Patrick Graham had his mind made up. He was going to Yale and choosing the undercover life of being a CIA agent. Two decades later, he can laugh at that early college aspiration that didn't work out. He's sure he made the right choice.
"If you go back and dig it up, there's film of it," Graham said. "But I found out early on when I got to school, chemical engineering wasn't for me and the CIA wasn't going to happen, either."
Graham is using his intelligence for football purposes, and though his new gig as Miami Dolphins defensive coordinator isn't covert like his former career path, he will demand that his players be extremely smart. His defense will be multiple, and it will require players to react, be versatile and spend extra time to learn responsibilities.
Preparation got Graham here, and he has made it clear that preparation will be essential for players to have a spot in the new Dolphins' defense.
Dolphins coach Brian Flores trusts Graham enough to hand him defensive playcalling duties. In this NFL era, first-time head coaches don't often give up that role on their side of expertise, and even fewer do so to a first-time coordinator. But Flores learned the importance of delegation from many of his mentors, including Falcons assistant general manager Scott Pioli, and he's confident that Graham has what it takes to excel in this role.
"Pat is a Yale guy. He's extremely bright. He is great with the fundamentals and has very strong leadership ability. I can't say enough good things about him," Flores said. "We worked together in New England and I know the type of passion he has and the way he works. We have a lot of the same core values and beliefs from a defensive standpoint."
Flores and Graham spent seven years together as Patriots assistants. They began their careers working as low-level staffers who shared an office. Graham said his most vivid memory from that time was the printer in that room, which brought a high volume of coaches coming in to get printouts.
Both have come a long way since those days -- Graham was the Packers' linebackers coach and run-game coordinator in 2018, when they tied for eighth in sacks and tied for 11th in fewest rushing yards allowed per carry -- but they valued going through the process because of the core principles it taught them. Now as Flores runs the Dolphins and Graham runs the defense, they know exactly what they want out of players.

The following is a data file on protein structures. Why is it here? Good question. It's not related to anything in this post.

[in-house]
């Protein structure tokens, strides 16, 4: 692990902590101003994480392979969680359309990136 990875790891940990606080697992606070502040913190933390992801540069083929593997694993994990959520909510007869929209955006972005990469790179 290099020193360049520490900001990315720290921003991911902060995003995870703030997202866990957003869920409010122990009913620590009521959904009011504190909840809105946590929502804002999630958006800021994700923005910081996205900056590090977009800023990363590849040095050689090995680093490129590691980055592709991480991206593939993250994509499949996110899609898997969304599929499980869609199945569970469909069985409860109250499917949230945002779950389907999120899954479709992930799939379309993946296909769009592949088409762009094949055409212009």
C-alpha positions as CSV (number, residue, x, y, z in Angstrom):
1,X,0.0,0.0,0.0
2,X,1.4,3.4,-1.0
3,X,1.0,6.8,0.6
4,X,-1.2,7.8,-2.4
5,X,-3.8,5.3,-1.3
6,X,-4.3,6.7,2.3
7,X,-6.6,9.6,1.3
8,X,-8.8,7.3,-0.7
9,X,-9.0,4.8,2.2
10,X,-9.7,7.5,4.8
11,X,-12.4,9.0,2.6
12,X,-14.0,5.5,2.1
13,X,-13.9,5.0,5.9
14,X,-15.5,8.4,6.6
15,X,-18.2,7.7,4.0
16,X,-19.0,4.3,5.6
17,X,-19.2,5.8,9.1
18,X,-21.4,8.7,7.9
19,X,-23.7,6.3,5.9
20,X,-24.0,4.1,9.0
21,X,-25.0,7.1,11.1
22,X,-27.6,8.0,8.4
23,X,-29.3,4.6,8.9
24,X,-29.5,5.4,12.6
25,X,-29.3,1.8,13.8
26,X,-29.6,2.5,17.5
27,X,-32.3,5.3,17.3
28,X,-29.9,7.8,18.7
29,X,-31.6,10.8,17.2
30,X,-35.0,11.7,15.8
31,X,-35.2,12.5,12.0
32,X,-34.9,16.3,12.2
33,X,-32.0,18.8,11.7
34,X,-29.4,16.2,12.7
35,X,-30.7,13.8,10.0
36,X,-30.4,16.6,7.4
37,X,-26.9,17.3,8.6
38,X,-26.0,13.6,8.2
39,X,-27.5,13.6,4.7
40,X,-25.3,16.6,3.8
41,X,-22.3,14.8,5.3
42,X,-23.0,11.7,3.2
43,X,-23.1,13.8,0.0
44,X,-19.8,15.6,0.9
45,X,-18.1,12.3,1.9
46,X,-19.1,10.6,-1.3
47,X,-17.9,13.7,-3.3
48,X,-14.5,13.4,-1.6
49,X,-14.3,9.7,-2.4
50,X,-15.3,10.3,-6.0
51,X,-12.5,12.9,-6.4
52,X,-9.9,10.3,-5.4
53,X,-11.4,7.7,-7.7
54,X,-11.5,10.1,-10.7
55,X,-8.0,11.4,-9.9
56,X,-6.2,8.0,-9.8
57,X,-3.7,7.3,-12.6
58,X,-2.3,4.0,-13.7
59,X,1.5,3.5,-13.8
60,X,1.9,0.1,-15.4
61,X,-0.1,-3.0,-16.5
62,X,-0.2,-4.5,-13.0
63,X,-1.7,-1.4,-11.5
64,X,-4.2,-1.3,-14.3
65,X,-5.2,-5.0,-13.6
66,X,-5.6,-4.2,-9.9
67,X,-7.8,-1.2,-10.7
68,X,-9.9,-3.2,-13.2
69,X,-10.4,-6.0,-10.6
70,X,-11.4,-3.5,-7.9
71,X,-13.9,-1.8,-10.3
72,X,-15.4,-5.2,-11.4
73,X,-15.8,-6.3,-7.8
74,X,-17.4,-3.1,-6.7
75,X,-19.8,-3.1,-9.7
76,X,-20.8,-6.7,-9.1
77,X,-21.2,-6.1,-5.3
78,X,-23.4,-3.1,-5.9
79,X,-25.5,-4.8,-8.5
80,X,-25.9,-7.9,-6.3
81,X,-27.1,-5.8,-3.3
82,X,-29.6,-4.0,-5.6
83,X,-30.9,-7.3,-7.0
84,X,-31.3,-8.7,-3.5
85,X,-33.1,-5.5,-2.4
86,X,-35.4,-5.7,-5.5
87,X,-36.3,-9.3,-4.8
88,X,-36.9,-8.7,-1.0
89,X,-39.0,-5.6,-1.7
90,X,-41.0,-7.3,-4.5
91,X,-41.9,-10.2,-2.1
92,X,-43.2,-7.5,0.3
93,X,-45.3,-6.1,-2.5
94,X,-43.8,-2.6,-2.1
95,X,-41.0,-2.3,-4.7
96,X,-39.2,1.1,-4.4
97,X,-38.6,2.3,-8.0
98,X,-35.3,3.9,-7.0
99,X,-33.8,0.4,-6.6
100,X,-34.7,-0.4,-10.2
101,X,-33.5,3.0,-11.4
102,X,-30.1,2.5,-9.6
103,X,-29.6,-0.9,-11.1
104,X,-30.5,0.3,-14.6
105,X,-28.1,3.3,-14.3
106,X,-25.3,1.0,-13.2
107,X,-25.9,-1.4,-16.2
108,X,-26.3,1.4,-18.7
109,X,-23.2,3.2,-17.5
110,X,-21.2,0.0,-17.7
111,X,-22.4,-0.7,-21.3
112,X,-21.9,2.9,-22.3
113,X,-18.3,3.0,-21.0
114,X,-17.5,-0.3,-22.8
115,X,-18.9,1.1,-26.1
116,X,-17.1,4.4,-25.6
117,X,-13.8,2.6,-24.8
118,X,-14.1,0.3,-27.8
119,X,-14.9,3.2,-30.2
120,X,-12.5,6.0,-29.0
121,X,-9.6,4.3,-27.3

"We want guys who are selfless, guys who are willing to work hard," Graham said. "Aside from the character traits, you want guys who play with their hands and are heavy-handed. You want guys to play with good knee bend and good leverage, and you want guys who have good eye discipline.
"In terms of the toughness, I want to have a way to measure the toughness. To me, you measure the toughness as a defensive player, and what we're going to talk about to those guys is, 'Can we stop the run, and can we stop the run when we know they're going to run the ball?'"
If run defense is a parameter for toughness, the Miami defense wasn't very tough last season. The unit finished 31st in that category, allowing more than 145 rushing yards per game. The Dolphins also ranked 29th in sacks, with just 31.
There's no easy fix for either category given Miami's roster setup. The Dolphins are headed toward a rebuild, and no group is more in need of an overhaul than the defensive line -- particularly the edge rushers.
Cameron Wake is a 37-year-old unrestricted free agent, and Robert Quinn led the Dolphins with 6.5 sacks, but he's set to make a tad under $13 million in 2019 and could be a salary-cap casualty. Veteran William Hayes is a free agent as well. The only other notable player set to be back in 2019 is Charles Harris, who has been a disappointment, totaling just three sacks since becoming Miami's 2017 first-round pick. Defensive tackle is a bit more promising with Davon Godchaux and Vincent Taylor as building blocks, but even with them that group couldn't stop the run in 2018.
The new scheme will affect the Dolphins' decisions. Miami has been a 4-3 team for years, but it will run more 3-4 formations under Flores and Graham. There are several misfits on all levels of the defense, but the new coaches seem prepared to undergo a rocky adjustment period as long as players bring a selfless approach to learning the new scheme.
"You better not have tunnel vision," said linebackers coach Rob Leonard, who has already identified the strengths of his top trio of linebackers: Jerome Baker, Kiko Alonso and Raekwon McMillan. "You better understand concepts from a schematic standpoint and see the big picture in what we're trying to accomplish, whatever we need to do to win a game. That's the ability, to be able to adjust."
Added Graham: "If it requires all 11 guys to be on their feet, it requires all 11 guys to be on their feet. If it requires all 11 to be down in a three-point stance, it'll look weird, but we'll do it if that's what we think is going to win the game."
He's joking, we think. But the Dolphins' defense will attempt to take on the manner of its coordinator: smart, hard-working, flexible and no tunnel vision.